Purchase specialty instruments (guitarron, vihuela, and folk harp) and some music to begin a high school mariachi band as a before school activity.

Math in Your Feet

Winding Ridge, Lindsey Shaurette

Teachers in grades 3-5 attend a 3-hour professional development workshop, “Math In Your Feet” with artist/teacher, Malke Rosenfeld, a percussive dance artist. Teachers learn how to use simple foot patterns to orient students in space, apply problem solving strategies to the choreographic process, challenge students to learn and apply principles of transformation and symmetry to dance patterns, infuse classrooms with math vocabulary that is used in context, and help students communicate their creative work using written reflections, word studies, graphs, symbols, and maps.

Pick a Perfect Place: Alternatives Accelerate Learning

Skiles Test, Amanda Pickrell

Provides students with choices in their seating options, and gives them the ability to move when they need to, without distracting their peers, and while increasing achievement.

Quest for a Well-Trained Quincy

ELC @ Brook Park, Mary Jo Mack

4 weeks of Lodge and Learning training for Quincy, the school companion dog, to prepare for his Canine Good Citizen certification.

Second Grade Outdoor Experience

Brook Park, Toiya Smith

Field trip to Tuttle’s Orchard. Apples and pumpkins are used to explore math concepts, practice writing skills, learn new vocabulary, and learn about the process of “farm to table”.

STEM Robotics for Younger Students

Skiles Test, Dave Shafer

Purchase LEGO WeDo 2.0 to provide robotics projects for 1st, 2nd, 3rd, & 4th graders. LEGO WeDo 2.0 allows students access to 17 projects that capture motivation and engagement across key science topics, including: physical sciences, life sciences, earth and space sciences and engineering.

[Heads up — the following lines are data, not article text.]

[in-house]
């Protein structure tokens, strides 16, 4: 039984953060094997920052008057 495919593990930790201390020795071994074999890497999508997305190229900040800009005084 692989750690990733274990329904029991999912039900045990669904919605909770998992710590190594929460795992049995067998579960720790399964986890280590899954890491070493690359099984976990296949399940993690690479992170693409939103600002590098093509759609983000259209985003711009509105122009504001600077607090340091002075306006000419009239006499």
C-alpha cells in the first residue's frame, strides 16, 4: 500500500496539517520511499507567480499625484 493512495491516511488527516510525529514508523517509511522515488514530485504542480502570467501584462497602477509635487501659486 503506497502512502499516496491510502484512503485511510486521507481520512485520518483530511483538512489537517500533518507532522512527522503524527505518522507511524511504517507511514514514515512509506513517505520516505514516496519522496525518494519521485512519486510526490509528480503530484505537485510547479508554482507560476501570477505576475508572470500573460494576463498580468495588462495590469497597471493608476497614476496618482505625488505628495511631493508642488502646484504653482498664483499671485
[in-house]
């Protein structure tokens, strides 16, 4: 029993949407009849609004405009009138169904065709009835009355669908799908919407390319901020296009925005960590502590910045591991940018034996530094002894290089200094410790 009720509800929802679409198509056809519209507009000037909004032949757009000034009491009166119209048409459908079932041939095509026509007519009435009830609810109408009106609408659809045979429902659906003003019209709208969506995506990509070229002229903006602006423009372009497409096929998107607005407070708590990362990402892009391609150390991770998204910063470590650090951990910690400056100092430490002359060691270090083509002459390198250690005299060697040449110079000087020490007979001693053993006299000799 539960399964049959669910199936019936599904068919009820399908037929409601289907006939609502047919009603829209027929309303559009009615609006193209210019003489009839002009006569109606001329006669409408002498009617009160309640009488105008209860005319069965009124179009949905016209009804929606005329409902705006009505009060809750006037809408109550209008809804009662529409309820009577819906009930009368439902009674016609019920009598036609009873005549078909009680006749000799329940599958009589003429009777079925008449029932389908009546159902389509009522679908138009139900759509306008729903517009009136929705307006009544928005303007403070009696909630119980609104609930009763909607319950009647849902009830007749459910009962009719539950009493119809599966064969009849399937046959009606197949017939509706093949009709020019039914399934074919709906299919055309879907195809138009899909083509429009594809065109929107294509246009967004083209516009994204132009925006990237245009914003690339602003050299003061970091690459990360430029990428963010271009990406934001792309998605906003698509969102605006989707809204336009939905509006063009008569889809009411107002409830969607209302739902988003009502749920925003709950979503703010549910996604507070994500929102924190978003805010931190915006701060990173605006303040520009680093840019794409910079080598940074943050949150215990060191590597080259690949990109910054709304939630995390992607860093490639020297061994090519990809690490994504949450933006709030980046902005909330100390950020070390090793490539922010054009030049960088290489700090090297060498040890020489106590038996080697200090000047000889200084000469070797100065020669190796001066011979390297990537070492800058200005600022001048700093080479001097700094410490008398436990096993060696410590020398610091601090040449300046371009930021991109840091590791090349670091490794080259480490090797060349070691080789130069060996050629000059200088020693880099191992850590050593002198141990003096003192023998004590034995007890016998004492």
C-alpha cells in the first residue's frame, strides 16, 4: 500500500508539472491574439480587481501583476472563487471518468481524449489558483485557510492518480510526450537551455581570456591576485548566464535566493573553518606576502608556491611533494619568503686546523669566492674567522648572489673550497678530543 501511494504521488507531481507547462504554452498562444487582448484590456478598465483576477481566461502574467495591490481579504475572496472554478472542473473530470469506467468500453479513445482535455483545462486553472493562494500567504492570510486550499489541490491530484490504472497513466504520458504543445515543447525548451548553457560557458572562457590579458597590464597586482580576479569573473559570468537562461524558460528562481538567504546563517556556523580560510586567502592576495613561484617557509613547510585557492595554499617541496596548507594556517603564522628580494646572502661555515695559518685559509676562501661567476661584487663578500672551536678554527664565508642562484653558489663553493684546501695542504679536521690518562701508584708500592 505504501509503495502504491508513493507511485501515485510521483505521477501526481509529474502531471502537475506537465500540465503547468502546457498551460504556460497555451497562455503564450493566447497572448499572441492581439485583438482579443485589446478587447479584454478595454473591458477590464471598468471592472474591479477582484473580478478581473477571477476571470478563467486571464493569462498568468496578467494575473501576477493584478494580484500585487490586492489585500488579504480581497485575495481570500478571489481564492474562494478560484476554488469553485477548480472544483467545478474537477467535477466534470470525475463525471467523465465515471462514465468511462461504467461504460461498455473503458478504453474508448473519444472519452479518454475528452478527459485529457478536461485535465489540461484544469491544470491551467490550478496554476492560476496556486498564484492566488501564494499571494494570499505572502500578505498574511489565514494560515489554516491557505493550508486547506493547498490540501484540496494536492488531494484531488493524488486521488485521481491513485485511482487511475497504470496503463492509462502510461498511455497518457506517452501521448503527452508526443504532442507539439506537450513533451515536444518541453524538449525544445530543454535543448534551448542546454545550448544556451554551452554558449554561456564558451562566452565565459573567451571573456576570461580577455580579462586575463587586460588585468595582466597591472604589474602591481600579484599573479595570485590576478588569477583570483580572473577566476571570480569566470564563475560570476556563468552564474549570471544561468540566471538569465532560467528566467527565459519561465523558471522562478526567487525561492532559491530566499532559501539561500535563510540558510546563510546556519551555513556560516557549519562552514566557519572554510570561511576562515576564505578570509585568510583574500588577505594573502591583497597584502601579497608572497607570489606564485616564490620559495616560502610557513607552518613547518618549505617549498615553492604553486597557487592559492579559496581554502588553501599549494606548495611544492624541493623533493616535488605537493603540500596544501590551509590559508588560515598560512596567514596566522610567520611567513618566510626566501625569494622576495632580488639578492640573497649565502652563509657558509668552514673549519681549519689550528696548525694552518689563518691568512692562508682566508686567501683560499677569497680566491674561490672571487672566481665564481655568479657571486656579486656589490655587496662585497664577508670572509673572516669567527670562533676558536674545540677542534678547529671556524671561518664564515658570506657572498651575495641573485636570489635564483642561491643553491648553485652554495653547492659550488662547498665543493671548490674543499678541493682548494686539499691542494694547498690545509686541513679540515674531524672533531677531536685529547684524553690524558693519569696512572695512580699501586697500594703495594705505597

Zentangle Mandala Mural

Fall Creek Valley, Adrianne Overby

Funds a school mural, taking up the entire art hallway at Fall Creek Valley, using large repeated Zentangle Mandalas of all colors of the rainbow.


Legacy Study Trips have been added to every elementary school’s curriculum. Beginning in 2nd grade and continuing through 6th grade, students participate in a study trip designed around the state standards and offering experiential learning.

Grade 1: Fire Station - Students travel to a nearby fire station to learn from firefighters & police officers the importance of safety.

Grade 2: Lawrence Central High School – Students travel to LC to get a behind the scenes look at the spring musical.

Grade 3: Children’s Museum – Students experience while learning about history, science, and the universe as they partake in a day of exploration.

Grade 4: Indiana Statehouse Tour– Students will travel downtown to experience the Indiana State Capital building, Indiana State Library, and the Benjamin Harrison Presidential Site.

Grade 5: Conner Prairie – The Indiana History which students read about in text books becomes a vibrant learning experience full of activities to see and do. 

Grade 6: Indianapolis Museum of Art - Students visit and study at the Indianapolis Museum of Art and the new grounds for team learning.

Elementary Music Education

Studies prove that students who participate in extra-curricular activities, including music, are successful students. Lawrence Township is nationally recognized for its outstanding performing arts departments. This musical education program allows all elementary school student the same exceptional music education, irrelevant of the school’s magnet focus, by developing a teaching plan for all eleven elementary schools centered around the Orff-Schulwerk (Orff) philosophy. 

Orff is a student-centered, experience-based teaching method, very similar to the Project Approach teaching style the district has already adopted.  It encompasses speech, singing, congas, xylophones, cajons, and movement.  This approach is most beneficial to kinesthetic, hands-on learners, a demographic that is growing due to our increased diversity in student population.  The Orff teaching method allows children to sing, say, move, and play to create their own musical experiences.  They don’t just hear the music - they are the music.